When her career was at its height, Teri Garr was named one of twelve "Promising New Actors of 1977" by John Willis in Screen World (Vol. 29).
Aside from talk shows and interviews, multiple sclerosis has prevented Teri Garr from appearing in many live action or filmed roles recently. She did star in a sit-down role in a Los Angeles production of The Vagina Monologues in December of 2000.
Teri Garr has said that she learned a passable German accent in twenty four hours after Mel Brooks told her that she had lost the role she had originally tried out for in Young Frankenstein to Madeline Kahn.
Despite her reputation as a fairly "lightweight" actress, Teri Garr has acted in films directed by Francis Ford Coppola, Steven Spielberg, Sydney Pollack, Mel Brooks, and Martin Scorsese.
Though she often played "spacey" and somewhat un-intelligent characters on film and television, Garr competed well on celebrity Jeopardy in 1999 and tied for second place.
One of Garr's earliest jobs on film was performing a stunt dive into a swimming pool in the movie Pajama Party. She asked for two hundred and fifty dollars for the feat.
Garr was billed under many names early in her career, usually with the first name "Terry" or "Terri." She settled on Teri Garr at the suggestion of a Los Angeles numerologist who thought that double "R's" in a first name were unlucky.
Teri Garr has written an autobiography that chronicles her many successes and challenges in life called Speedbumps: Flooring It Through Hollywood (co-authored by Henrietta Mantel).
Among her romantic relationships, Garr was married to actor John O'Neil from 1993-1996. She has one adopted daugher, Molly, who was born in 1993.
When promoting her movie Young Frankenstein in 1974, Teri Garr first met David Letterman. Her friendship with him led to numerous later appearances on his late night shows, including those that featured his odd requests that she shower in his office on camera.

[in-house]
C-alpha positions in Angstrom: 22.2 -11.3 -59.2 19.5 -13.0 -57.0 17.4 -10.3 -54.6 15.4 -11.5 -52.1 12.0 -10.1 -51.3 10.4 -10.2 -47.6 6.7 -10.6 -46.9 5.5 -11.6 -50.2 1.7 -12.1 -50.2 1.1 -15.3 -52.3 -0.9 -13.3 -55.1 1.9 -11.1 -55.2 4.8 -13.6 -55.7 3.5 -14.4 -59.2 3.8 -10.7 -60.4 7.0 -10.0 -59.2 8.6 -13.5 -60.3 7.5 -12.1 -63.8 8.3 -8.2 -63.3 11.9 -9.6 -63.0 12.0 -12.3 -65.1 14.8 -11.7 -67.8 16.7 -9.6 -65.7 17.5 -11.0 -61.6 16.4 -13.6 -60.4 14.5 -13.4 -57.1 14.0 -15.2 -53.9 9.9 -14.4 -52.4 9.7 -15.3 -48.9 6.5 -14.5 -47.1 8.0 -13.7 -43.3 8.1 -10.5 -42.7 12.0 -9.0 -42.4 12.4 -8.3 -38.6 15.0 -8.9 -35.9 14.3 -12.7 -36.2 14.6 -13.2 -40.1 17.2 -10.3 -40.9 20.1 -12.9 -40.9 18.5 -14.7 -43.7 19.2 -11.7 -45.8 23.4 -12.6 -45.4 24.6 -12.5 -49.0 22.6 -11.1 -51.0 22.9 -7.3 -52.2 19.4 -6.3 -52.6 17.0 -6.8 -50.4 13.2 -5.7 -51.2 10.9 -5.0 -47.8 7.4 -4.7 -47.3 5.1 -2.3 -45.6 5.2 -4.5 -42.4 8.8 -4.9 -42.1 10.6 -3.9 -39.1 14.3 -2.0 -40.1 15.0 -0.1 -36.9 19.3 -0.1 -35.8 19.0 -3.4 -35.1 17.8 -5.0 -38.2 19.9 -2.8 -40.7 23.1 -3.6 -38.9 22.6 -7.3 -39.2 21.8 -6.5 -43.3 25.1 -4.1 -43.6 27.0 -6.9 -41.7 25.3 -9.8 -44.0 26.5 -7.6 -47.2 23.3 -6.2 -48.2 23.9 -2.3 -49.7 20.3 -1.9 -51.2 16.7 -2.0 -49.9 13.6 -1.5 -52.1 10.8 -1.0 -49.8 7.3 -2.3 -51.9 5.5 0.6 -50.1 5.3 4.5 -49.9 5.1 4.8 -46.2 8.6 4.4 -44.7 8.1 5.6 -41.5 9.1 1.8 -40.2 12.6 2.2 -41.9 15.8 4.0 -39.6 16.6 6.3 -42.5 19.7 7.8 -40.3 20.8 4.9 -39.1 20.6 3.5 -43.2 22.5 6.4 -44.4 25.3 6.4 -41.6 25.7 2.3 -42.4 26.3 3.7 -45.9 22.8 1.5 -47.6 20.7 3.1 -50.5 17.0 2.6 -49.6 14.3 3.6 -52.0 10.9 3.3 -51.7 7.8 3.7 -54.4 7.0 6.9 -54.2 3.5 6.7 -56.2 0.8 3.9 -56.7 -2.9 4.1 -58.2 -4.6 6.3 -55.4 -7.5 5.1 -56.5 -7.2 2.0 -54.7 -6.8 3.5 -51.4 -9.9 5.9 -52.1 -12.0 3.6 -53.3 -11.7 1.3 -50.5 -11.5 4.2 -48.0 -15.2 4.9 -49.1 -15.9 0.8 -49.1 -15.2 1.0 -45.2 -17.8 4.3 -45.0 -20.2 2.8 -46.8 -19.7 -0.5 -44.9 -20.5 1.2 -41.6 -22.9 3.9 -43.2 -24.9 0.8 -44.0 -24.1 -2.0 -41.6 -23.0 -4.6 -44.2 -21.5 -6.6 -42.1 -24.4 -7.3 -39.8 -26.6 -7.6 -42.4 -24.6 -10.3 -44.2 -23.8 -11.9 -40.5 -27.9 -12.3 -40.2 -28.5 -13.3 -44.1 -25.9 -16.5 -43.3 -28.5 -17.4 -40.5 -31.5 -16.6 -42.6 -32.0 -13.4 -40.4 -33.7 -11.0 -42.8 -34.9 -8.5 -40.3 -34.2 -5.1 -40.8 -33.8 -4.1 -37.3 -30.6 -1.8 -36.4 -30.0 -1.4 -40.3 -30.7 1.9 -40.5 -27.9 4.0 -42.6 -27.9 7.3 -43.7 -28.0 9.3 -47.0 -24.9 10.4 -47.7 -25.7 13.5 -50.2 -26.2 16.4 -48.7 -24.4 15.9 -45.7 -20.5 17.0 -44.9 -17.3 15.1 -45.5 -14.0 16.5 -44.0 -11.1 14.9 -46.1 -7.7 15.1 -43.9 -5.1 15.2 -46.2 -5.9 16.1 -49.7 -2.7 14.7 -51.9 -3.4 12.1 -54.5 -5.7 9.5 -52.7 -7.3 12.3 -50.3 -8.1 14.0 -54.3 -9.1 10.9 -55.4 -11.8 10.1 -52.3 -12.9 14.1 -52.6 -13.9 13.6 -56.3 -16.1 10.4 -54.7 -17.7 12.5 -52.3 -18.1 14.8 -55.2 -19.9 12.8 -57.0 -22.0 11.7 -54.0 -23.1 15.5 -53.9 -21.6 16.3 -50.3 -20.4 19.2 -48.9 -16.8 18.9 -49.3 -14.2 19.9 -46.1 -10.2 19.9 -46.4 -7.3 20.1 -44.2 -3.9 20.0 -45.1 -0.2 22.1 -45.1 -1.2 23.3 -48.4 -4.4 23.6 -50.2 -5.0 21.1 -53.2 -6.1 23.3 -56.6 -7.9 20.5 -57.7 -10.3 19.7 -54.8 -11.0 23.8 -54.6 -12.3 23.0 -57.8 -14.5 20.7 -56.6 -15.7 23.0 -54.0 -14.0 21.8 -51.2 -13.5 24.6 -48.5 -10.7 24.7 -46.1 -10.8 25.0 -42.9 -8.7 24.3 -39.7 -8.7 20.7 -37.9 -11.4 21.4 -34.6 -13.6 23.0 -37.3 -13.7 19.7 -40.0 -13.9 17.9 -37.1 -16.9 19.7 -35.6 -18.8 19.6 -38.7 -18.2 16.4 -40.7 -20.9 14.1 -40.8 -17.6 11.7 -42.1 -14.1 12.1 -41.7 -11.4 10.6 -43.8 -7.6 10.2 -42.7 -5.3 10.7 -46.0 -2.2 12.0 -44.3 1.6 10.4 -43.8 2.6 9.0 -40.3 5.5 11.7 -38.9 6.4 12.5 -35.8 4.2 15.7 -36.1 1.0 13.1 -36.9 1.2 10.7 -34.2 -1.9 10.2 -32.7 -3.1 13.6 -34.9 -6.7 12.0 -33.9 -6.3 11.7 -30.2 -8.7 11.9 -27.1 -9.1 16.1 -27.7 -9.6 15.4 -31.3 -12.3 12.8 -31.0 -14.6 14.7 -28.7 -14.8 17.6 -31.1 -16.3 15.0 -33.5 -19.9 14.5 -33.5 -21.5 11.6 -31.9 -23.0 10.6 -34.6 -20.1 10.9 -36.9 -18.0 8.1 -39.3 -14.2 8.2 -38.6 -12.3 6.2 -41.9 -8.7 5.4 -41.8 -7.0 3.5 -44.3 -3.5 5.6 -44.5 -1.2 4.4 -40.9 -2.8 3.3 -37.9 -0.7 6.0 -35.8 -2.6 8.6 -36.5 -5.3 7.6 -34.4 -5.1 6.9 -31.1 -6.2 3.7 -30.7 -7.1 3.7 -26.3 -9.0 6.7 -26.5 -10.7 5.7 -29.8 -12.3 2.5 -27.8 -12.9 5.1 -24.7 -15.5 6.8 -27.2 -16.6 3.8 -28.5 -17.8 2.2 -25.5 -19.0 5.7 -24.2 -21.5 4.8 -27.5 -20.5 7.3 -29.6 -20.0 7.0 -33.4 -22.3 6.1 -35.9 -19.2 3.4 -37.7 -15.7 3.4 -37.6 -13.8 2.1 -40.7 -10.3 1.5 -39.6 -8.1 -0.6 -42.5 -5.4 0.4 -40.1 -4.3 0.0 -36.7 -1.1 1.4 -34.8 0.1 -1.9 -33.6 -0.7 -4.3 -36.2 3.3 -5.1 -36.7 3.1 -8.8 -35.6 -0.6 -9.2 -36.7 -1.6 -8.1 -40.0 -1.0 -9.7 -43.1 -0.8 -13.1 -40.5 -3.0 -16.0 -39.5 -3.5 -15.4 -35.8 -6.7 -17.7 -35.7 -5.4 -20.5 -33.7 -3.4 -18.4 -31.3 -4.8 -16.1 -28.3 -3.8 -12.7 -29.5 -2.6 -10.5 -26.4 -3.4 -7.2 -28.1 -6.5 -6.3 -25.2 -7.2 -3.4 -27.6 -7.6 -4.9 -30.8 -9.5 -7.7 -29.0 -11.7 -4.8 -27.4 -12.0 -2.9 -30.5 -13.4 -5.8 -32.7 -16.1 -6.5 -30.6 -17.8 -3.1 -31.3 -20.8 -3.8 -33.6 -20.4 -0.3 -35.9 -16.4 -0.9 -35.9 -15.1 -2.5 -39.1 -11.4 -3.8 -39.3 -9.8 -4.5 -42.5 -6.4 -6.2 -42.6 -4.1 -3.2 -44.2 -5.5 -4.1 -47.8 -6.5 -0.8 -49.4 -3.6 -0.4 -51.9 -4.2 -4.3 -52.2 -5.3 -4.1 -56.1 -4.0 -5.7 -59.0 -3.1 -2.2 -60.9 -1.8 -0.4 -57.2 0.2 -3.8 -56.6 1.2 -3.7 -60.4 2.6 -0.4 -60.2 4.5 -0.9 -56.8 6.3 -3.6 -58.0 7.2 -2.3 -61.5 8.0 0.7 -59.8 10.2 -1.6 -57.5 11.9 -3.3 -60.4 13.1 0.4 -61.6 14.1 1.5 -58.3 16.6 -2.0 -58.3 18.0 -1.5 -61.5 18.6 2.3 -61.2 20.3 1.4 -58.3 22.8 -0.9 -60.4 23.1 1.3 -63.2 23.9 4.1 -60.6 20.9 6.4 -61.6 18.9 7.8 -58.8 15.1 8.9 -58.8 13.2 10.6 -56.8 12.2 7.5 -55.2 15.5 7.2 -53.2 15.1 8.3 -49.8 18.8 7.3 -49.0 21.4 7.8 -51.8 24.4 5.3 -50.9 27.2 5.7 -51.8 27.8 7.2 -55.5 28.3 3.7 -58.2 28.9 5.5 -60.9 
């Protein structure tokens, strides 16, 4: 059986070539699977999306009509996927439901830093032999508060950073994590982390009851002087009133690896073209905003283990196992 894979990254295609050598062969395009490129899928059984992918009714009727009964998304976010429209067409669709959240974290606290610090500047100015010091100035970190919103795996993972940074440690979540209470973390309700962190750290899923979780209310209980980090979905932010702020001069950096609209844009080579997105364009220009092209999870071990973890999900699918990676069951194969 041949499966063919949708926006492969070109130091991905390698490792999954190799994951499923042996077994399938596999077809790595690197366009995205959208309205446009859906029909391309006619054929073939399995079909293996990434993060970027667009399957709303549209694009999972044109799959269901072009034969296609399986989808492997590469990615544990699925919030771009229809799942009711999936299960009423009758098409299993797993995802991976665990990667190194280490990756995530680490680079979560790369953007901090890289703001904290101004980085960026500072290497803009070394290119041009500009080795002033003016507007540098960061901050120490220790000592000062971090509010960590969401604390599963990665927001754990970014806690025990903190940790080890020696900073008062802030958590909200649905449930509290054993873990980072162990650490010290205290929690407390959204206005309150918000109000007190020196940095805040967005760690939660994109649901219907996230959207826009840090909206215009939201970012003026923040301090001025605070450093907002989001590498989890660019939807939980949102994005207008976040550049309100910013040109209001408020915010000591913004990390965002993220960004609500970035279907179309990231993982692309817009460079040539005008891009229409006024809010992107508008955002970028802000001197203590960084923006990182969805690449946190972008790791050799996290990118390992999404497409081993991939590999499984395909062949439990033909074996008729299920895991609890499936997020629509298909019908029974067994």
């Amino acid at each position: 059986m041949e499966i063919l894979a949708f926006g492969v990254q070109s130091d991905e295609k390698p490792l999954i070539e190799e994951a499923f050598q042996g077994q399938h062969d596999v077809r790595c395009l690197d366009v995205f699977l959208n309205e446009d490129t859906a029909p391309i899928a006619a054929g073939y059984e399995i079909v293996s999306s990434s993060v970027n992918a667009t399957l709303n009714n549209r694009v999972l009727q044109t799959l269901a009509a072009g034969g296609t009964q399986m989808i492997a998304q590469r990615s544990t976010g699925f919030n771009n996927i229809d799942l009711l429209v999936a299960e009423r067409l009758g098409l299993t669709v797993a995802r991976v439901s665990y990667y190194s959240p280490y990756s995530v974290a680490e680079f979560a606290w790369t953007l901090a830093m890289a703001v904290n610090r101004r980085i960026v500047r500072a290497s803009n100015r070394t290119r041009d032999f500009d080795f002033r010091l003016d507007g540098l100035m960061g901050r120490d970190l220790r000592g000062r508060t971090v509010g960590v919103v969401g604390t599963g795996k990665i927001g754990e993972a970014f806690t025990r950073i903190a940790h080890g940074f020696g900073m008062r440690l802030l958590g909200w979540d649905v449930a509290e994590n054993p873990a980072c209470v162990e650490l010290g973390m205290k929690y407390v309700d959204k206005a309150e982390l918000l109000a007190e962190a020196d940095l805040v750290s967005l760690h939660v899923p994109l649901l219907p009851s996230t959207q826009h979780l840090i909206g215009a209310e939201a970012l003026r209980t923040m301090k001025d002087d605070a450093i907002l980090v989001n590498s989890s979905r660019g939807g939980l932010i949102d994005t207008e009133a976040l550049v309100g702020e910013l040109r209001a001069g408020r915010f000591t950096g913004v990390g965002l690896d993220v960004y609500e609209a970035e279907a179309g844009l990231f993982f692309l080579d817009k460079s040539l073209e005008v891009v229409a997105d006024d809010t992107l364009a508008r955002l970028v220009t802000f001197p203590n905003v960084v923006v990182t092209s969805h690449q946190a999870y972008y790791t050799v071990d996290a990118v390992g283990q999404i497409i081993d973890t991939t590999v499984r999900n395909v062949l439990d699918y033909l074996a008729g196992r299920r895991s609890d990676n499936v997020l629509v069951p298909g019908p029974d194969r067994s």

Garr has served as an official ambassador for MS (multiple sclerosis) LifeLines, a support organization for people and their families that suffer from the degenerative nervous system disease.
Teri Garr has made television commercials for Crest toothpaste, Folger's coffee, Tide and Cheer laundry detergents, and Joy dishwashing soap.
The parents of Teri Garr also had entertainment backgrounds. Her father Eddie Garr was in vaudeville and her mother Phyllis was a part-time dancer (once a Rockette) and wardrobe manager.
Garr received an Academy Award nomination for Best Supporting Actress for her role in Tootsie.
Teri Garr attended North Hollywood High School and California State University at Northridge.
Garr's first show business experience was in dance. She began her dancing professionally at the age of 13 and performed with the San Francisco Ballet, in a touring production of West Side Story, and in a number of films.
Teri Garr appeared (uncredited} in the 1964 Elvis Presley movie Roustabout as a Carny dancer. She danced in a total of nine Elvis Presley films.
Teri Garr: (on her quirky personality) I've always been this insane. Isn't that interesting?
Teri Garr: (speaking in her memoir on her multiple sclerosis) People always ask, "what was it like when you got the diagnosis?" It was anything but traumatic. After twenty years it was a relief to finally have someone say, "this is what you have, let's deal with it."